HINT: if you are interested in the quick & dirty benchmarks only, go to page #4

It is not a secret that processor performance grow at a very fast rate, faster that any other PC / server component. This disparity challenged CPU designer, as they had to create faster processor that are impacted from the slower system components as little as possible.

One of these system components, and one that can have a great influence on processor speed, is the Random Access Memory, or RAM in short. In the past years, there was a lot of effort to raise the RAM speed: in less that a decade, we went from 133 Mhz SDR DIMM RAM to 1333 Mhz DDR3 DIMM RAM, effectively increasing bandwidth by a factor of 10X. If you consider that modern PC and server platforms uses two or more memory channels, you can quickly realize the improvements in memory speed over the last ten yers.

However, CPU performance go up at an ever faster rate. Also, while memory bandwidth has improved tremendously, memory latency has improved by a factor of 2X or 3X at most. So, while todays RAMs are quite fast at moving relatively large data chunks (they have a burst speed in the range of 6.4 – 12.8 GB/s for DIMM module), their effective access latency remain at around 40/50 ns. So, RAM speed can seriously influence CPU speed.

For example, consider the FSTORE unit on Phenom / PhenomII CPU: it can output a canonical 64 bit-wide x87 register each clock, and it is clocked at around 3.0 Ghz. A simple math reveal that in the optimal conditions, one single core of a 3.0 Ghz Phenom / Phenom II processor can store floating point data at around 24 GB/s. Considering that the Phenom II x4 940 has four core, a single processor can write floating point data at a peak of 96 GB/s! And this is only part of the story, as the integer input/output rates are almost double. Compare these values to the peak bandwidth delivered by a single memory module and you can realize that today processors can be really limited by memory bandwidth.

To alleviate that problem, all current processors use some very interesting strategies to relieve their dependence on memory speed. These improvements are focused on the following area (sorted by the older to the newest):

  • minimize memory utilization (eg: by using large on-chip cache)

  • maximize memory bandwidth (eg: by using multiple memory channels)

  • address the memory using more granular approach (eg: by splitting one 128 bit channel in two 64 bit channels).

These methods are very efficient in fight memory bandwidth starvation (especially cache have a enormous positive impact on processor performance). According to Intel, to saturate a two DDR3-1333 we need at least three Nehalem-style core working on a memory intensive kernel.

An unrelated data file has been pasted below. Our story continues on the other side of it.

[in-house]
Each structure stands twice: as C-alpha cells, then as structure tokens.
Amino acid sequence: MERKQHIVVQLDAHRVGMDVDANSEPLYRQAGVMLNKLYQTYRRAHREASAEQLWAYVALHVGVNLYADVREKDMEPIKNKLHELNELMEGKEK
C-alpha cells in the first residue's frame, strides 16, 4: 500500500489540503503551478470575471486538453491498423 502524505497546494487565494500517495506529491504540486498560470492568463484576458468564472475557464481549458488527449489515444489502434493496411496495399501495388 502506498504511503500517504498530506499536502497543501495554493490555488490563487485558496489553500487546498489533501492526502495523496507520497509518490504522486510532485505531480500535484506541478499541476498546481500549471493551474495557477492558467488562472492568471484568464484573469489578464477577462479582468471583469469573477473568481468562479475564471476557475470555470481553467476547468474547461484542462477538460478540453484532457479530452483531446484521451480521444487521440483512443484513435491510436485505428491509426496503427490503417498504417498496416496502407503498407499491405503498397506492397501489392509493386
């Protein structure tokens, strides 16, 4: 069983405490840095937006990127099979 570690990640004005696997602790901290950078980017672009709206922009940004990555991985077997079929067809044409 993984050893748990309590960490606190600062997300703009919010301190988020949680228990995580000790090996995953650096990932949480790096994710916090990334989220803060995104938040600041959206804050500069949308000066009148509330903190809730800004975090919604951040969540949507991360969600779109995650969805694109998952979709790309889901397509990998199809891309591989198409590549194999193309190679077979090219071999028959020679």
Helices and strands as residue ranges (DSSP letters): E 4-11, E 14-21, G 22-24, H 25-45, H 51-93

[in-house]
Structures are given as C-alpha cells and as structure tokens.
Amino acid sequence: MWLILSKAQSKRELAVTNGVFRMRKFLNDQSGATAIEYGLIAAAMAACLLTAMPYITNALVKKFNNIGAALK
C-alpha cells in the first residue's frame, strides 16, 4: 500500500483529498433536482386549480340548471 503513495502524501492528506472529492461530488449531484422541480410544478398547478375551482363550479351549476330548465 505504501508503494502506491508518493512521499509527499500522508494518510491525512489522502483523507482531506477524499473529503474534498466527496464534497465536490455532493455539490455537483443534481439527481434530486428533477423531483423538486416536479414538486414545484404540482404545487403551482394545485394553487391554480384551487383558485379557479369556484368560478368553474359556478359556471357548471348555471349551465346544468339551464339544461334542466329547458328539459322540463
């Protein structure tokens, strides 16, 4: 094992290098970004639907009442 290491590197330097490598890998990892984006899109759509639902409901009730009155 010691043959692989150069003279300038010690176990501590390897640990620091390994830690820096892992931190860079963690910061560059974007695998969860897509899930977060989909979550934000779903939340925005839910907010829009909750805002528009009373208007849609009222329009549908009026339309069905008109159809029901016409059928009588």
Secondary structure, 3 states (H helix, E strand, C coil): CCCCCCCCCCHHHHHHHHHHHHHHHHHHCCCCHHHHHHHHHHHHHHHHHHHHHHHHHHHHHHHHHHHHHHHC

This article concentrate itself on the last trick – the use of more granular memory address method. The Phenom / Phenom II processors are very interesting beast, as the permit the user to configure its memory channels either ganged (to form a single, 128 bit memory channel) or unganged (two indipendent 64 bit wide memory channels). But why wrote this kind of article? Simple because there are quite a bit of confusion on that argument on the net. Someone write that you should absolutely avoid the unganged mode, as this mode give (in his opinion) only a 64 bit path to memory to a single CPU core. Other argue that nowadays programs are well multi-threaded, so you should use the unganged mode and absolutely avoid the ganged one.

In truth, performance difference between ganged vs unganged mode is not earth-shattering: some years ago the smart guys at ixbtlabs do a great job benchmarking the ganged vs unganged mode in common applications and the found that the respective performance was quite close. You can read the entire article here: http://ixbtlabs.com/articles3/cpu/amd-phenom-x4-9850-ganged-unganged-p1.html However, the above article does not explain why the performances are so close. In the end, using a 128 bit channel vs 2x 64 bit channels seems a quite radical choice, with its bunch of advantages and pitfalls. So, what it the real modus operandi of the Phenom memory controller? Can we expect a performance advantage using one method rather then other, and in which applications?

We will answer to these questions shortly, but first let's have an in-depth loop to the Phenom integrated memory controller. I want to remark that what you will read in the following pages is the results of an careful study of AMD's documentations and of observations done running a custom test program. While I did my best, I do not pretend to be always 100% correct. If you find some large or small error, please let me know.

So, it's time to go deep... let's study AMD documentations a bit.